How to communicate
Communicating with lighting fixtures is the core of what we know and what we do. We have been involved in entertainment lighting for several years now and in 2012 we have expanded our know-how into mainstream lighting.
One-way communicationSo far in entertainment lighting, most users have used DMX to control fixtures and other types of equipment. DMX is a straightforward one-way communication protocol that can be sent either wireless or over cable, or packaged in Ethernet protocols such as Art-Net or Streaming ACN.
One of the dominant trends in the lighting industry is the increasing intelligence being built into fixtures and the need for the fixture and other equipment to not only receive information, but also to send information back to a lighting console or a monitoring computer. Thus, a new standard for facilitating two-way communication was published in 2006.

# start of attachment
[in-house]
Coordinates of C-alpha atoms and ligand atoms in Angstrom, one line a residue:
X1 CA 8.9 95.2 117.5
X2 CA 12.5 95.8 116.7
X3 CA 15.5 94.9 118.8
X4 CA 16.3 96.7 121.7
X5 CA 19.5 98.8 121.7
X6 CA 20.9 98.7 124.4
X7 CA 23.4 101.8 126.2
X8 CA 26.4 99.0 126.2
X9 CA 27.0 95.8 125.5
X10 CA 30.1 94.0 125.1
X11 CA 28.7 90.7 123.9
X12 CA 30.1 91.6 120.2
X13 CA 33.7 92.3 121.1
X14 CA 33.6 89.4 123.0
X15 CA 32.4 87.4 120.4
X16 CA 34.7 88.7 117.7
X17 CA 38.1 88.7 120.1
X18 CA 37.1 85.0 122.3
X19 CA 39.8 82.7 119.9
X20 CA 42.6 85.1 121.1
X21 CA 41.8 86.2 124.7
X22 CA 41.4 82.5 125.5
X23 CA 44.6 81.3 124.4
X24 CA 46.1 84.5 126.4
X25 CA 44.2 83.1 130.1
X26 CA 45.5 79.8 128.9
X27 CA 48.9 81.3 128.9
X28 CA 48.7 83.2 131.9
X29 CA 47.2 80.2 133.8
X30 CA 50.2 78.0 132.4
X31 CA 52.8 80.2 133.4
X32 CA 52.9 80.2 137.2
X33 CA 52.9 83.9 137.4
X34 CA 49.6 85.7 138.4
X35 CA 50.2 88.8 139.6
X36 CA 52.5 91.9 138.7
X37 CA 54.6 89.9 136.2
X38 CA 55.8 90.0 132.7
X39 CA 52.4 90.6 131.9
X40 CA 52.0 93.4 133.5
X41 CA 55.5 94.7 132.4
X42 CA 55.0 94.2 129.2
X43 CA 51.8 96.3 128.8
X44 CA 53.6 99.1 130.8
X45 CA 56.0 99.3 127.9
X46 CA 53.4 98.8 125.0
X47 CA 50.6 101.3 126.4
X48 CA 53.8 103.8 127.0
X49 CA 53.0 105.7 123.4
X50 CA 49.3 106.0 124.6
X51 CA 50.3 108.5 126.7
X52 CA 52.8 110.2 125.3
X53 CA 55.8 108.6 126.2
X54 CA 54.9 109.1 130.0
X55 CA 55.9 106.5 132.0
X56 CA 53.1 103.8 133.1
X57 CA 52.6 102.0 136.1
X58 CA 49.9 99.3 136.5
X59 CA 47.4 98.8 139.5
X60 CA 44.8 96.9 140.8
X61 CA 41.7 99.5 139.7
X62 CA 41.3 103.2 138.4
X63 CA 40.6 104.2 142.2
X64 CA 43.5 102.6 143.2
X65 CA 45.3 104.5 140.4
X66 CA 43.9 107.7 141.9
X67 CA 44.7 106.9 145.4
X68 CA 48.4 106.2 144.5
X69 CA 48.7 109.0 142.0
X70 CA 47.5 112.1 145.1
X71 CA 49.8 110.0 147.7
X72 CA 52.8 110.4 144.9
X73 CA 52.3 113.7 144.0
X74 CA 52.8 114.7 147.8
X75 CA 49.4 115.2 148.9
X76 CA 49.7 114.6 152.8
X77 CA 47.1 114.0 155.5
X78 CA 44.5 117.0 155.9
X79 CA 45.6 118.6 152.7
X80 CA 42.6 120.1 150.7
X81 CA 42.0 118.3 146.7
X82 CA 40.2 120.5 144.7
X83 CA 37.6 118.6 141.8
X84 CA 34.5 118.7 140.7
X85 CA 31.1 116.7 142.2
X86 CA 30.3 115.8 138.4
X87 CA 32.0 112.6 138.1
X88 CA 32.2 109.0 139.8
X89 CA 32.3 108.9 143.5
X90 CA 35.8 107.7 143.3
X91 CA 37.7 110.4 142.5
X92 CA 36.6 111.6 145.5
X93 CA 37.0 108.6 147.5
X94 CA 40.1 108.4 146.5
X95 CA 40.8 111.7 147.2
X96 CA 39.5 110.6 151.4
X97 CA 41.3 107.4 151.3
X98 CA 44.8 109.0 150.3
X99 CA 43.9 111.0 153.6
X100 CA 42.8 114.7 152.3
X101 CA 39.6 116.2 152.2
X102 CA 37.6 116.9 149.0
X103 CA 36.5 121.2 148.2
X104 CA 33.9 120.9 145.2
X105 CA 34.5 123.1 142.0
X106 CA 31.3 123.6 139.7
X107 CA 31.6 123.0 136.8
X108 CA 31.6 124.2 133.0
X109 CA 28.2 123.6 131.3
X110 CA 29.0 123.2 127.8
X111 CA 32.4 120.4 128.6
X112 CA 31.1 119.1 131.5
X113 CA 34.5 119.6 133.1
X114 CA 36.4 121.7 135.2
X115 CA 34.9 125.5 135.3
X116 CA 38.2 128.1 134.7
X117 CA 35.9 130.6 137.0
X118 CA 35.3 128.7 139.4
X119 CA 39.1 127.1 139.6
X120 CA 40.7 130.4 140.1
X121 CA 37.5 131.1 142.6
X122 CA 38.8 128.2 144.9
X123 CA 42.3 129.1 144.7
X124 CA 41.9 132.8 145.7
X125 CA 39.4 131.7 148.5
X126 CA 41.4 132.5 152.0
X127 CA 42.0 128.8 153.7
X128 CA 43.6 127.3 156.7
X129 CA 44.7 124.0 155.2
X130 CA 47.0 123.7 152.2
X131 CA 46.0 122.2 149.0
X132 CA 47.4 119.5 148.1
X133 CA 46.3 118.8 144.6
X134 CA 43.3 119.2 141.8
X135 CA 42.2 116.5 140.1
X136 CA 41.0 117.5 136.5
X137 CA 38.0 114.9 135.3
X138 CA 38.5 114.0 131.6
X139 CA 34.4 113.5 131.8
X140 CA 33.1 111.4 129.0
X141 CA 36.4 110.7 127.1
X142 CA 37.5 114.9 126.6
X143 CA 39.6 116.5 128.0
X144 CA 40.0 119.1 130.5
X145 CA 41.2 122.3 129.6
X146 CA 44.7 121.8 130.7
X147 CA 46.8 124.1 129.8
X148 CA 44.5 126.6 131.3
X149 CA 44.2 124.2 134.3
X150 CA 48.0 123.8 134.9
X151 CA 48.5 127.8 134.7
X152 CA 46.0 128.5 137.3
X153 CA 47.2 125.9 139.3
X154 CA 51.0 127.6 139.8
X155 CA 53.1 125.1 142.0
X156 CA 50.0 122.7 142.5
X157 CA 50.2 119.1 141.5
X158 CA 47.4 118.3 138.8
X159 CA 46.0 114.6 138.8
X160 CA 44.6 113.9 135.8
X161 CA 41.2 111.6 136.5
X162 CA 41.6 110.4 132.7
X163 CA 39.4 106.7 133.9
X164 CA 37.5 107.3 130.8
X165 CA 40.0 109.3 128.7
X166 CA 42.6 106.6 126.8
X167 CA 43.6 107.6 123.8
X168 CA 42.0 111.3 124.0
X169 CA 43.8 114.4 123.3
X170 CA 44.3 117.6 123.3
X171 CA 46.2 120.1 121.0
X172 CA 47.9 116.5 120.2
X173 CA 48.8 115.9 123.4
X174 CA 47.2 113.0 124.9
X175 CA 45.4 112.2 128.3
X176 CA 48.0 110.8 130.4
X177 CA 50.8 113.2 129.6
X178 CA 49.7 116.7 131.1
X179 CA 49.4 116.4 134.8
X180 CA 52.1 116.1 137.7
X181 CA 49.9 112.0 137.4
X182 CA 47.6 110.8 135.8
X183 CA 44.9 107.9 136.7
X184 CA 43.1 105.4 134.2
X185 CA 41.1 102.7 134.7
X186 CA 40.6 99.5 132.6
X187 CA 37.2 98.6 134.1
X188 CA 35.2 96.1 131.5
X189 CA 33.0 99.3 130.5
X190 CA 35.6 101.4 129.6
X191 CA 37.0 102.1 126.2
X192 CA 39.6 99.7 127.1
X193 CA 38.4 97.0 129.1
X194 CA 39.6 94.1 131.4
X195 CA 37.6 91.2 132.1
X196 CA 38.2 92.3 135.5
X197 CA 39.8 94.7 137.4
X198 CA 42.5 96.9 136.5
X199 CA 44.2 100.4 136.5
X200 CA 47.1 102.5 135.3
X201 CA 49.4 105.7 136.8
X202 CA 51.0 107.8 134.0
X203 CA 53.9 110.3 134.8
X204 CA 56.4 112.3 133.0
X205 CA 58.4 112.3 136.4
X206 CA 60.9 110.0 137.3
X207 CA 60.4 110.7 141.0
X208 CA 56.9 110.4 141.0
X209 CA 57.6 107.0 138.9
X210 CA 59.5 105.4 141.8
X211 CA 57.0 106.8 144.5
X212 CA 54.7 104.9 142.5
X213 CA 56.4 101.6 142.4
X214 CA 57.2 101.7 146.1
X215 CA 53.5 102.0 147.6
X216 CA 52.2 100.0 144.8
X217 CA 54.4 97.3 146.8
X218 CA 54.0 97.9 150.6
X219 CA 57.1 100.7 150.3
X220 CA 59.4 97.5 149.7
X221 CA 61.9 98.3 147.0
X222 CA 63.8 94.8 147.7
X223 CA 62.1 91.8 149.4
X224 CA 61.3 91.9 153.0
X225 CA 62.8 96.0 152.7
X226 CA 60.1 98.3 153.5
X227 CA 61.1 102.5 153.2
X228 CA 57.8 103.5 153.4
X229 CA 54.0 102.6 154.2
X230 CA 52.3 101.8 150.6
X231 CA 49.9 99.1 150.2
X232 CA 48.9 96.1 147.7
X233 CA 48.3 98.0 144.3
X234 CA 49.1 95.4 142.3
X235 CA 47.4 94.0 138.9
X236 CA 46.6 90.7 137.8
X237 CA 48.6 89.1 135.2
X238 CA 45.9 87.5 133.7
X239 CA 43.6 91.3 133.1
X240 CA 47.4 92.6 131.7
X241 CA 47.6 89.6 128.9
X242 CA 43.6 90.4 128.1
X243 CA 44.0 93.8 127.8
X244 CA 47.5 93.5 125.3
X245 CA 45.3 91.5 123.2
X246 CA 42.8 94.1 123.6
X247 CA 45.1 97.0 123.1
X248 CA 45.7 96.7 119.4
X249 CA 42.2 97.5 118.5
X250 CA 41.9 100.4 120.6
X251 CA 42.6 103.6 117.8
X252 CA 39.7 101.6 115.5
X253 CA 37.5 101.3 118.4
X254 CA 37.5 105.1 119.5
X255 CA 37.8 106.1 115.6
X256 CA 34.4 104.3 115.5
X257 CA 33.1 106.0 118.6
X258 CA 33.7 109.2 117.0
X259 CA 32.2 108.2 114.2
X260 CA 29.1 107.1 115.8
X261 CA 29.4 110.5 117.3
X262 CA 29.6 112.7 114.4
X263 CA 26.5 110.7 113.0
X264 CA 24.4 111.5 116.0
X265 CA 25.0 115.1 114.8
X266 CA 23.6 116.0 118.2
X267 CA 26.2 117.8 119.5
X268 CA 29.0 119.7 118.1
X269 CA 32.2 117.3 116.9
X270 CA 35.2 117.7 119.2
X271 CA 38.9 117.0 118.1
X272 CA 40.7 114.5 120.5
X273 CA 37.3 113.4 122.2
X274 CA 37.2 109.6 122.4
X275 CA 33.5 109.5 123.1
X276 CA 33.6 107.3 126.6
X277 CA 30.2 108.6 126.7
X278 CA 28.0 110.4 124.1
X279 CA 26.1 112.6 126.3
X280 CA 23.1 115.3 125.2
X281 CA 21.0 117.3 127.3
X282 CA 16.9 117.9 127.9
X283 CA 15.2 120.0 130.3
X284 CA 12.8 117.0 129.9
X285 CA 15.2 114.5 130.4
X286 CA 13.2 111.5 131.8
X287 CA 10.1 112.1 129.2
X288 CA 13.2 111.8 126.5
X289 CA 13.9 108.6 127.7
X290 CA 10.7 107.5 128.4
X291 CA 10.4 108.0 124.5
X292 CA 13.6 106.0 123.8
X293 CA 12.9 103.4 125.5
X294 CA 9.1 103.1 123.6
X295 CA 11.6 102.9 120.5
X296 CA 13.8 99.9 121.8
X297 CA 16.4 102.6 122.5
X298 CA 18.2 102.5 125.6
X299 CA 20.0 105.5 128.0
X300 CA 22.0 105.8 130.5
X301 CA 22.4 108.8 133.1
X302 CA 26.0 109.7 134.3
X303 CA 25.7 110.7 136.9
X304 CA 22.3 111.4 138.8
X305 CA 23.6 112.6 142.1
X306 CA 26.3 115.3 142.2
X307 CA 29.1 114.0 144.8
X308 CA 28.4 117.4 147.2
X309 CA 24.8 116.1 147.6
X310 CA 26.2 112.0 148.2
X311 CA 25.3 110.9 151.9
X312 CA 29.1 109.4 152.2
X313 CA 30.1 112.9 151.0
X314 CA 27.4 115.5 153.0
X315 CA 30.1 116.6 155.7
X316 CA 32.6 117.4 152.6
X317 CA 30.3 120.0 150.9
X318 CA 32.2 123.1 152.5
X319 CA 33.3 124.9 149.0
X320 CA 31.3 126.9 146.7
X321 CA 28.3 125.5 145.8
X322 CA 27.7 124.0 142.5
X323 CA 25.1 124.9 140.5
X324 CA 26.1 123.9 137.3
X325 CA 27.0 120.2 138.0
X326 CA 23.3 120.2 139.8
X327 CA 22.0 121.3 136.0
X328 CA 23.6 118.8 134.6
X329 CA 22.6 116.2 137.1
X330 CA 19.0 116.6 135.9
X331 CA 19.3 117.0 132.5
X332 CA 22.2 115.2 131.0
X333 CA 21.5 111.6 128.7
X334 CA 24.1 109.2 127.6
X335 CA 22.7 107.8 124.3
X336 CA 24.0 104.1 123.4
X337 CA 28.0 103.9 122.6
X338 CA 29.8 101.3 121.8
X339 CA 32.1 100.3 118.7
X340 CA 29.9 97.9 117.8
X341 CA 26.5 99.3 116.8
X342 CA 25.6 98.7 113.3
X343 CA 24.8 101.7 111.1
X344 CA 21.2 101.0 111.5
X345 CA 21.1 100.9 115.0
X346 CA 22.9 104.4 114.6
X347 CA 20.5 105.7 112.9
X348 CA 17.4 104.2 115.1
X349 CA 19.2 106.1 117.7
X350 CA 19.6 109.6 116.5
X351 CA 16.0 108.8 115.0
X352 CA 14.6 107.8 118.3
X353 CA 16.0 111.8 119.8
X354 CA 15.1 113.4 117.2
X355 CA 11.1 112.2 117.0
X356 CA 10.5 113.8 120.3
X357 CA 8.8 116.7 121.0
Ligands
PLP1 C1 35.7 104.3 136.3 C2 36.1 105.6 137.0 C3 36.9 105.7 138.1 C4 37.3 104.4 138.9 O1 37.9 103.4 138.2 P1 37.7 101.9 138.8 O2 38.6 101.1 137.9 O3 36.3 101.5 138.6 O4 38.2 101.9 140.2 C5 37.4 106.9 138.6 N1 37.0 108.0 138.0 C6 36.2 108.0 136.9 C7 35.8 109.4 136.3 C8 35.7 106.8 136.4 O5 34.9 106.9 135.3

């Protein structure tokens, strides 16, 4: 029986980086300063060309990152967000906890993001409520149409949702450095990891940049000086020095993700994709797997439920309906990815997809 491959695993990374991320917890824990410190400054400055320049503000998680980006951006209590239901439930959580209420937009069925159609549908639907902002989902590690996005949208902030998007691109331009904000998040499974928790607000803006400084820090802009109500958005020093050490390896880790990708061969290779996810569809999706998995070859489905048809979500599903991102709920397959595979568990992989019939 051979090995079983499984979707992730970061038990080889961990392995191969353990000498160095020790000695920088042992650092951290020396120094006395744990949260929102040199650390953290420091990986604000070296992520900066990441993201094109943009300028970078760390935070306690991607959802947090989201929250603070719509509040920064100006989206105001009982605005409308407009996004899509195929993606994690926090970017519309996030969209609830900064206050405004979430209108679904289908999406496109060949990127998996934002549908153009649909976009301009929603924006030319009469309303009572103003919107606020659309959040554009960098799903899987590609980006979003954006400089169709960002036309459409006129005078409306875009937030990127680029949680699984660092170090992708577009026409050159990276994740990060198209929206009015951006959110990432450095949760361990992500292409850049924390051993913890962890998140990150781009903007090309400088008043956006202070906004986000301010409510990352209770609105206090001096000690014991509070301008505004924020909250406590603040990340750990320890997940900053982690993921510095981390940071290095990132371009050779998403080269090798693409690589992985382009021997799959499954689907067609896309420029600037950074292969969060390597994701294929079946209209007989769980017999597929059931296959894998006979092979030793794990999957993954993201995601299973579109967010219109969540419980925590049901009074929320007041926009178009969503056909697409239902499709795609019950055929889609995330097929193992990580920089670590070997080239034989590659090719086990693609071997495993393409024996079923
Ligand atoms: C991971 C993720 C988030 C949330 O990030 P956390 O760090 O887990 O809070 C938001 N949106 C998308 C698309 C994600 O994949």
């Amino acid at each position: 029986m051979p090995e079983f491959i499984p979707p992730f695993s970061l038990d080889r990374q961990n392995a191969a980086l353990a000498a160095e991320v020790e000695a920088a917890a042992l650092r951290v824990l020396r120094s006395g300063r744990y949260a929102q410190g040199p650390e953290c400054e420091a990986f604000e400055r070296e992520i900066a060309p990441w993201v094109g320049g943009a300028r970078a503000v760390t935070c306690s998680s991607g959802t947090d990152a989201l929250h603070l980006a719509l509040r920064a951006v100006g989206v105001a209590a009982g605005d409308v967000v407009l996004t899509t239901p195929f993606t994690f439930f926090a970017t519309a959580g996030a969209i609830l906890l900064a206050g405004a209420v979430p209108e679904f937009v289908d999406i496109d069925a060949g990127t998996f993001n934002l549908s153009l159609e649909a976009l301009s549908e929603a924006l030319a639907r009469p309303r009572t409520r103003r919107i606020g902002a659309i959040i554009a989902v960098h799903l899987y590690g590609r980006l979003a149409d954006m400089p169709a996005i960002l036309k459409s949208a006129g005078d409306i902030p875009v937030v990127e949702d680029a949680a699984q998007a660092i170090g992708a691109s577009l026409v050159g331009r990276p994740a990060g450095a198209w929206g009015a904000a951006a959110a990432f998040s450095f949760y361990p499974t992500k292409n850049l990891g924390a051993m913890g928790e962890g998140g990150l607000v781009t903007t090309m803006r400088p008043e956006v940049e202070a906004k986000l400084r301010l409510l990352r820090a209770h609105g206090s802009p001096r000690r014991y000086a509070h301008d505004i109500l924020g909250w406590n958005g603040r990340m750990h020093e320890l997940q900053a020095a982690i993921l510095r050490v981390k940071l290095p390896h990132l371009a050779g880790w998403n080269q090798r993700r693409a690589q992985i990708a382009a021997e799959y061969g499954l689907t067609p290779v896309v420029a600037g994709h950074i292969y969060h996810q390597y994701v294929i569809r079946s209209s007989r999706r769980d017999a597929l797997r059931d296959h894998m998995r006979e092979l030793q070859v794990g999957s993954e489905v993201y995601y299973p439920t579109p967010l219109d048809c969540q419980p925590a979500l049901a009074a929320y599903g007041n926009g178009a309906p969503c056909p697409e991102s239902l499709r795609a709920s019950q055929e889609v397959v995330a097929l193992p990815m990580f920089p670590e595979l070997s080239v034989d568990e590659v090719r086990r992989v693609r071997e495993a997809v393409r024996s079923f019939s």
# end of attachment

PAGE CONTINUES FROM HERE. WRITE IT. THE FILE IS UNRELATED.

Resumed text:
Two-way communicationThe new standard, officially known as "ANSI/ESTA E1.20, Entertainment Technology - Remote Device Management over DMX512 networks" is an extension of DMX that allows for two-way communication between lighting equipment. With RDM, it is possible to remotely perform tasks such as setup and configuration, monitoring and troubleshooting of RDM enabled devices, all without having the need of physically accessing the equipment.
During the last couple of years, many fixtures for both entertainment and architainment applications have shipped RDM enabled. Many lighting console manufacturers have also introduced RDM, or are planning to introduce RDM in their lighting consoles. Using a monitoring computer, separate from the lighting console, with a management software for configuring and monitoring your lighting network, is however the most common use of RDM today.
LumenRadio market both DMX and DMX/RDM products for both entertainment, architainment and architectural lighting. Our experience shows that RDM enabled equipment is becoming more and more common. Considering the benefits and cost reduction that RDM adds to any installation, the question is not if you are going RDM, only when.